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NIA: A Pan-India Remedy For The Eradication Of Pan-India Evil

After the horrific incident of 26/11 Mumbai terror attack, it revealed the failure of intelligence and ability of the investigation agencies within our internal territory. This lead to the requirement of a pan India investigation agency, which will specifically deal with these kinds of cases with special capabilities and designated powers. To investigate, prosecution, speedy trial and convict the pan India evils in these type of cases, country needed a special agency, who will be designated with special authority to dispose of such cases in pan India.

The Parliament passed the National Investigation Agency Act, 2008 on 31st December, 2008. By this, it established a dedicated body to counter the terror related activities. The central government has the authority to establish a specialized agency known as the National Investigation Agency.[2] This agency is tasked with the investigation and prosecution of offences that are explicitly listed in the Schedule of the mentioned Act.[3]

In the case Prakash Singh vs. Union of India,[4] various entities, including the National Human Rights Commission, Soli Sorabjee Committee, Bureau of Police Research and Development, and the second Administrative Reforms Commission, submitted information to the Supreme Court. They all recommended the establishment of a national investigation agency.

The Supreme Court agreed, emphasizing the necessity for such an agency due to crimes in interstate and international dimensions. State law enforcement faces challenges in investigating and preventing these crimes because of jurisdiction limitations and the inability to coordinate nationally or internationally. Moreover, state authorities struggle to keep pace with the technological advancements adopted by cross-border terrorists.

The National Investigation Agency (NIA) stands as a comprehensive solution to combat pervasive threats across India. With a pan India mandate, it aims to eradicate the pan India evil of transnational crimes, ensuring a unified and robust response. NIA's role is pivotal in safeguarding the nation's security, integrity, and sovereignty.

The Pan-India Evil and Establishment of NIA

In recent years, India has faced significant challenges due to widespread terrorism and activities incidental to it from across its borders. The nation has witnessed numerous terrorist incidents, not only in regions affected by militancy, insurgency, and Left Wing Extremism but also through attacks like bombings in various hinterlands and major cities.

Many of these incidents have intricate connections with other states and international networks, potentially linked to activities such as arms and drug smuggling, circulation of counterfeit Indian currency, and infiltration from neighboring borders.[5]

Recognizing the complexity and interconnected nature of these incidents, there was a recognized need for a centralized agency dedicated to investigating offences related to terrorism and other acts with national implications. Various experts and committees, including the Administrative Reforms Commission, had recommended the establishment of such an agency.

After thorough consideration and examination of the issues involved, the government proposed the enactment of legislation to establish a National Investigation Agency (NIA) with a concurrent jurisdiction framework. This legislation would empower the agency to take up specific cases under particular Acts for investigation.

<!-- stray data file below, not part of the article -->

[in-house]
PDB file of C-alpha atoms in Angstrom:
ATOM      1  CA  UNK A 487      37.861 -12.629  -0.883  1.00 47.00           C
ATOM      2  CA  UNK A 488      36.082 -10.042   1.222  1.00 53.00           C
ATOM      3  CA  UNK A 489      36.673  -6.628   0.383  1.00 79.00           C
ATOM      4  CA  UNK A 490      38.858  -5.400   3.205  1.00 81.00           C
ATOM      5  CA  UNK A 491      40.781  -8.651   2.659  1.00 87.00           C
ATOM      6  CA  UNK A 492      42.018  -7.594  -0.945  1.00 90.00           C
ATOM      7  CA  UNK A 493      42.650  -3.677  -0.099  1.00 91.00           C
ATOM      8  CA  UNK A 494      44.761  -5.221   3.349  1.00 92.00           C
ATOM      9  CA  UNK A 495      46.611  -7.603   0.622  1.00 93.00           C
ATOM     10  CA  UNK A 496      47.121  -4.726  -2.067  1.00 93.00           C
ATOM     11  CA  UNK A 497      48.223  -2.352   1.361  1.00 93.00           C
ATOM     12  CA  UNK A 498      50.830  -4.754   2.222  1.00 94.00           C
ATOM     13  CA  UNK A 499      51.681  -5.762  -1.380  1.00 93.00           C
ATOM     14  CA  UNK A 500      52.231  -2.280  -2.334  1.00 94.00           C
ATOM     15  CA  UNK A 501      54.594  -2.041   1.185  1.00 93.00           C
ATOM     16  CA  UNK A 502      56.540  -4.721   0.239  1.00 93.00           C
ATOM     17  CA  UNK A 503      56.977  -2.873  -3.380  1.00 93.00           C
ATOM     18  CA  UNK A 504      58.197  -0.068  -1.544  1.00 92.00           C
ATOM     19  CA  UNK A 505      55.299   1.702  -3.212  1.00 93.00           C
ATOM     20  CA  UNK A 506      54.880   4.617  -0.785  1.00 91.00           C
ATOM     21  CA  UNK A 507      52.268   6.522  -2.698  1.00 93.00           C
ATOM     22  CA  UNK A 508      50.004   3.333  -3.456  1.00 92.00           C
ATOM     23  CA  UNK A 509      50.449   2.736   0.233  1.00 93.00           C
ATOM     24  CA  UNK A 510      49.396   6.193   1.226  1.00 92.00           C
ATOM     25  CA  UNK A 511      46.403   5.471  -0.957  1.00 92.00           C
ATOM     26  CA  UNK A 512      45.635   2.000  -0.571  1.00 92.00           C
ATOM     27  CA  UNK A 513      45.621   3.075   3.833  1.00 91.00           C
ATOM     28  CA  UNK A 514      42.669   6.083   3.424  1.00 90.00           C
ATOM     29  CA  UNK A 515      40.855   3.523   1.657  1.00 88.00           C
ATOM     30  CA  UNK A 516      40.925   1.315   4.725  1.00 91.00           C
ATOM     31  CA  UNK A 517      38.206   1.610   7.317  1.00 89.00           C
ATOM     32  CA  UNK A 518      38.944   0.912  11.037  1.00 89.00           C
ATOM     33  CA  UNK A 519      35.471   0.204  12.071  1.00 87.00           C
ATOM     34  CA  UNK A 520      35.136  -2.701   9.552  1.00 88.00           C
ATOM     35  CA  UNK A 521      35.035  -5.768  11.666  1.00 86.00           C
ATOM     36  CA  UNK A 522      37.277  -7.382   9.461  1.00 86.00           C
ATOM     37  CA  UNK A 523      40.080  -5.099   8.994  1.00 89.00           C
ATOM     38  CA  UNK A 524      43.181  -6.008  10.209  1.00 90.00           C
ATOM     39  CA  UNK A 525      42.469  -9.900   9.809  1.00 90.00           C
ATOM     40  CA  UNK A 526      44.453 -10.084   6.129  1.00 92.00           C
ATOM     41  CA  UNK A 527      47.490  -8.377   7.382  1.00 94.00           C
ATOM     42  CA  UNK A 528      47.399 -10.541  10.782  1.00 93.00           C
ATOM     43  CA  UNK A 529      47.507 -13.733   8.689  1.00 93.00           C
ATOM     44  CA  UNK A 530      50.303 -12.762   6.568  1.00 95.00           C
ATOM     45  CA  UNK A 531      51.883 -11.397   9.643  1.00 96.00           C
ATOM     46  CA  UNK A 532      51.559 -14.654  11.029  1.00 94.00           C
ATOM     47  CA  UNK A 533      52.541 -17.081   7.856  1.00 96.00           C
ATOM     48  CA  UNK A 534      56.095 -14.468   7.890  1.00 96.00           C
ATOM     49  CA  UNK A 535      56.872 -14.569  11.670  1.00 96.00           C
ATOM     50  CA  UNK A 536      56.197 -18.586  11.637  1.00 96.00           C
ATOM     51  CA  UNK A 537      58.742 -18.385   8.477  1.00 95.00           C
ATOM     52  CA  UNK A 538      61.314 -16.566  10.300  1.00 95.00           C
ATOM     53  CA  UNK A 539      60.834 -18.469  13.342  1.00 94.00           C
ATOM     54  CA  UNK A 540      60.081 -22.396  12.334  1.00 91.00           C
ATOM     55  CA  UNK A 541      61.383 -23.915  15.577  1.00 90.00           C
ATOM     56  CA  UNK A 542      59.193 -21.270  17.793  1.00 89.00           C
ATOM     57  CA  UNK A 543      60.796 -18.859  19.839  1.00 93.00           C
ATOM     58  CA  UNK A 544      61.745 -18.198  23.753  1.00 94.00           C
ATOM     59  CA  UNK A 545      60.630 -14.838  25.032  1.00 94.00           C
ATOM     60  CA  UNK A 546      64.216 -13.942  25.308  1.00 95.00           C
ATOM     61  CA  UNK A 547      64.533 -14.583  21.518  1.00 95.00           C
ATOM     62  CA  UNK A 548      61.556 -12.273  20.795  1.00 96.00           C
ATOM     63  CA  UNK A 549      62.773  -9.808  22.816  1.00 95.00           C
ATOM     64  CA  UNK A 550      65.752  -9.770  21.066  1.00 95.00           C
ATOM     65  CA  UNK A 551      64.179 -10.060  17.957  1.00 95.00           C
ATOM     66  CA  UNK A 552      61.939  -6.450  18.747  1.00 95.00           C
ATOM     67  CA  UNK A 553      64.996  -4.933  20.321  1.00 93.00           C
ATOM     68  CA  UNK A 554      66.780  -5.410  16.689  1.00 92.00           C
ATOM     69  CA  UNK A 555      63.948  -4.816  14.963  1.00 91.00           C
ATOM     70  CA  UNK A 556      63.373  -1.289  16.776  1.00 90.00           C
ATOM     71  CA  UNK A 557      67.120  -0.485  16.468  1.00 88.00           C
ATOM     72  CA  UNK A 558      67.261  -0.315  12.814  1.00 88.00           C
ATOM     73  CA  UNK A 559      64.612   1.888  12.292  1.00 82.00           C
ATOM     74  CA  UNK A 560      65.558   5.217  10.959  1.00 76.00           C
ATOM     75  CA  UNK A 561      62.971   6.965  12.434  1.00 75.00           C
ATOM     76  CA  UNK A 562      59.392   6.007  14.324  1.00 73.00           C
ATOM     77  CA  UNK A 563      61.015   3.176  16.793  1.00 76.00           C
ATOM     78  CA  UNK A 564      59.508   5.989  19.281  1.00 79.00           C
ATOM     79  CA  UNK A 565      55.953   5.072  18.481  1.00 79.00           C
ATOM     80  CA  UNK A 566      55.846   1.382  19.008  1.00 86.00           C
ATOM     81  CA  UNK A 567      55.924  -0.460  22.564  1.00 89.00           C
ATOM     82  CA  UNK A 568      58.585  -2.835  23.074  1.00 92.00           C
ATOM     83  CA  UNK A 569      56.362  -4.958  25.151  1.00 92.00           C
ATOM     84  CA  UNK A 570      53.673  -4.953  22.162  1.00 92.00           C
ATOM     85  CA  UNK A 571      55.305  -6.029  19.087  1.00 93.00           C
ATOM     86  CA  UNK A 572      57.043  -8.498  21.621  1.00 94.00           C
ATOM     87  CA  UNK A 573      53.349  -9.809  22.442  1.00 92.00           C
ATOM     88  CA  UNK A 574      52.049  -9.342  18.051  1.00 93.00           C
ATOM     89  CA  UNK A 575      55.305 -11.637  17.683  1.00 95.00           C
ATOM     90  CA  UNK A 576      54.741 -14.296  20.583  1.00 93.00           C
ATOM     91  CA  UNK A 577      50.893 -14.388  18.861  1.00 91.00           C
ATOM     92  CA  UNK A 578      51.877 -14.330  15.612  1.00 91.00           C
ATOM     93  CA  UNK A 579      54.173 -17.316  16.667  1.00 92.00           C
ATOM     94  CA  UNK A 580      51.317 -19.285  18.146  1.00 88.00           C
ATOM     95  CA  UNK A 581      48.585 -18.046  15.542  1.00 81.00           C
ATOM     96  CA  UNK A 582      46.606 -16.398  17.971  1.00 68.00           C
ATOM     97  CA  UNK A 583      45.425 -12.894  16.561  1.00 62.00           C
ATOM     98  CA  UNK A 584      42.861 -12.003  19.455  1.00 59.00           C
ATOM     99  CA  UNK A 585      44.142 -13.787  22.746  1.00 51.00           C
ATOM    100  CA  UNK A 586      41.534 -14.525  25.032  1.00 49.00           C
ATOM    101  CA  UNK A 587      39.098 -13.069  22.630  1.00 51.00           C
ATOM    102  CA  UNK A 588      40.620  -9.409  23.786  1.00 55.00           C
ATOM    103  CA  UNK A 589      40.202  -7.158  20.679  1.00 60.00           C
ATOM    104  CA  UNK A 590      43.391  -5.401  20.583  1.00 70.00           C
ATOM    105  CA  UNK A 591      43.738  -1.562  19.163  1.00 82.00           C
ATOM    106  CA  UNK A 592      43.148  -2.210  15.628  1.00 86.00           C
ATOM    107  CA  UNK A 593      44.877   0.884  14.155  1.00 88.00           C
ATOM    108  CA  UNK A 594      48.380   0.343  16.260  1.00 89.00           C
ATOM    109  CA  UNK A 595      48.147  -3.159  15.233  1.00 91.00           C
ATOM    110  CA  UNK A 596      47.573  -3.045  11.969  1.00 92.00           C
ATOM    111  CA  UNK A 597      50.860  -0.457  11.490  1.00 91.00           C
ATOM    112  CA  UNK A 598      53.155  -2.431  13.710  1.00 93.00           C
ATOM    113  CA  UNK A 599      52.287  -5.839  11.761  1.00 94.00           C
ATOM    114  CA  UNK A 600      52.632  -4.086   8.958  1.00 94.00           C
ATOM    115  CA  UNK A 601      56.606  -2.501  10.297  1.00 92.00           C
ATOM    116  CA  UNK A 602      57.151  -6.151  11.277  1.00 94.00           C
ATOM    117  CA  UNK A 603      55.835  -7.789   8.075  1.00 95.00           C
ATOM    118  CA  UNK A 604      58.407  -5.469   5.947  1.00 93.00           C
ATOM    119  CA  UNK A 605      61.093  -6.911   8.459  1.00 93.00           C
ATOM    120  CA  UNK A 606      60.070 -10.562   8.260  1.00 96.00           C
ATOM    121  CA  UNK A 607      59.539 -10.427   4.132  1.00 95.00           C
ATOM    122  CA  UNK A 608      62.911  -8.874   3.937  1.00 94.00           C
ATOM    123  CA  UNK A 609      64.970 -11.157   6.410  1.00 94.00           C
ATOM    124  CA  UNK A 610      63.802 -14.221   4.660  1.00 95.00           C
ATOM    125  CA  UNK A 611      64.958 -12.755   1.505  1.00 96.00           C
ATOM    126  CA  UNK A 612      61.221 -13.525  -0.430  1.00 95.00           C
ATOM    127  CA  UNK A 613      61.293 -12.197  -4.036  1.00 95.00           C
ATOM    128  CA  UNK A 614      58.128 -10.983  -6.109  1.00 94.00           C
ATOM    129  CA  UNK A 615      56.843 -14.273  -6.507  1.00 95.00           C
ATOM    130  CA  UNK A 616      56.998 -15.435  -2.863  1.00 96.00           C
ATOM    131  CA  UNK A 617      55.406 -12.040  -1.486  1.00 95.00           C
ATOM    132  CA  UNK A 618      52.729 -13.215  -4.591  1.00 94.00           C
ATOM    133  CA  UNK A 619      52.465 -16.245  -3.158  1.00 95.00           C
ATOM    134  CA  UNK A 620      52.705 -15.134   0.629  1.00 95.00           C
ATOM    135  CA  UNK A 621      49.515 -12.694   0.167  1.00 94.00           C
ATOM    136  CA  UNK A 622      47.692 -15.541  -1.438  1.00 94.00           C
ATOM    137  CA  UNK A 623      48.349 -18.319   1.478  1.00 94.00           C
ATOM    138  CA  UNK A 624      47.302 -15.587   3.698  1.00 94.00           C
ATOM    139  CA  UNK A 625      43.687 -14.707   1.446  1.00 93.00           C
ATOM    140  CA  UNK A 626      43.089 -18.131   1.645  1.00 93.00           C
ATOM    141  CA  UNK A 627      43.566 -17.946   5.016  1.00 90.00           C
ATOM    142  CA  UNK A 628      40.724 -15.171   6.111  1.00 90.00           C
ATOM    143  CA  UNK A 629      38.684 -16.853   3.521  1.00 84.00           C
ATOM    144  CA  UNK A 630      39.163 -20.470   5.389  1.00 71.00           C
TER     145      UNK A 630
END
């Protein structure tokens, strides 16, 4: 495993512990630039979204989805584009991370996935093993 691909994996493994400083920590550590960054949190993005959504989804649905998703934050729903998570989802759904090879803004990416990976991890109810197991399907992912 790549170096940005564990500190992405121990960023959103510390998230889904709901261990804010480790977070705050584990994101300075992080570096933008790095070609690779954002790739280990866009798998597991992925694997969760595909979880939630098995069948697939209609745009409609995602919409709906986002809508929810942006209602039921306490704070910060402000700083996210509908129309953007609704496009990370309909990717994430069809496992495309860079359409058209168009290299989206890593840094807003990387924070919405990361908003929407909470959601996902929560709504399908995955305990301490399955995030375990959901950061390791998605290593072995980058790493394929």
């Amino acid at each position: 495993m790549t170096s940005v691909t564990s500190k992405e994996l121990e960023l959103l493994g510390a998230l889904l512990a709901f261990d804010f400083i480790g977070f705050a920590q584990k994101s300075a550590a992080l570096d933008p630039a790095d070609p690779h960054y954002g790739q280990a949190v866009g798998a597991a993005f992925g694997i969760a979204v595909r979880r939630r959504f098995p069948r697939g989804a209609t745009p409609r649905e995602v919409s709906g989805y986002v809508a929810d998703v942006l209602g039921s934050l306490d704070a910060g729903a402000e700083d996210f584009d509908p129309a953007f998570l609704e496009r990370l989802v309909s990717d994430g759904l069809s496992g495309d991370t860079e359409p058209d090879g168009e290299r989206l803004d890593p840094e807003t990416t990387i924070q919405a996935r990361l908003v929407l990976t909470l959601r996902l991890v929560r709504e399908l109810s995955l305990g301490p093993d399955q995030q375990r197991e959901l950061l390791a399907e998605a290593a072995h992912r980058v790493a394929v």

Consequently, on December 31, 2008, the NIA Act was enacted, giving rise to the National Investigation Agency. The NIA presently operates as the central counter-terrorism law enforcement agency in India. Its role is crucial in addressing and investigating offences related to terrorism and other acts with national implications, reflecting the government's commitment to enhancing the country's security and combating cross-border threats to secure the peace and harmony of the country.[6]

The NIA Act, 2008

The above mentioned Act contains a Preamble, five Chapters with twenty-six Sections and a Schedule at the end. The Preamble of the Act contains the actual need for the enactment of a special legislation as, "This legislation is designed to create a national-level investigation agency with the mandate to investigate and prosecute offences that impact the sovereignty, security, and integrity of India.

The agency's jurisdiction extends to matters involving the security of the State, friendly relations with foreign States, as well as offences under Acts enacted to implement international treaties, agreements, conventions, and resolutions of the United Nations, its agencies, and other international organizations. The Act also covers related matters and issues incidental to the aforementioned objectives."

"The Act extends to the whole of India and it applies to any citizen of India outside India, a person in the Government service wherever they may be, persons on ships and aircrafts registered in India and to persons who commit a Scheduled Offence beyond India against the Indian citizens or affecting the interest of India."[7] As usual Section 2 of the legislation provide some of the definitions. The second chapter discusses the constitution, superintendence and manner of constitution and conditions of service of members. The Central Government has vested the superintendence of the NIA.[8] The agency is empowered to investigate cross-state terrorism without explicit state permissions, provided there is a written proclamation from the Ministry of Home Affairs.

Investigation by the NIA

Upon receiving information and documenting as FIR concerning any of the Scheduled Offence, the police station's officer-in-charge is mandated to promptly transmit the report to the State Government. Subsequently, upon receiving this report, the State Government is obligated to expeditiously forward it to the Central Government. The Central Government within fifteen days decide the offence a Scheduled offence or not.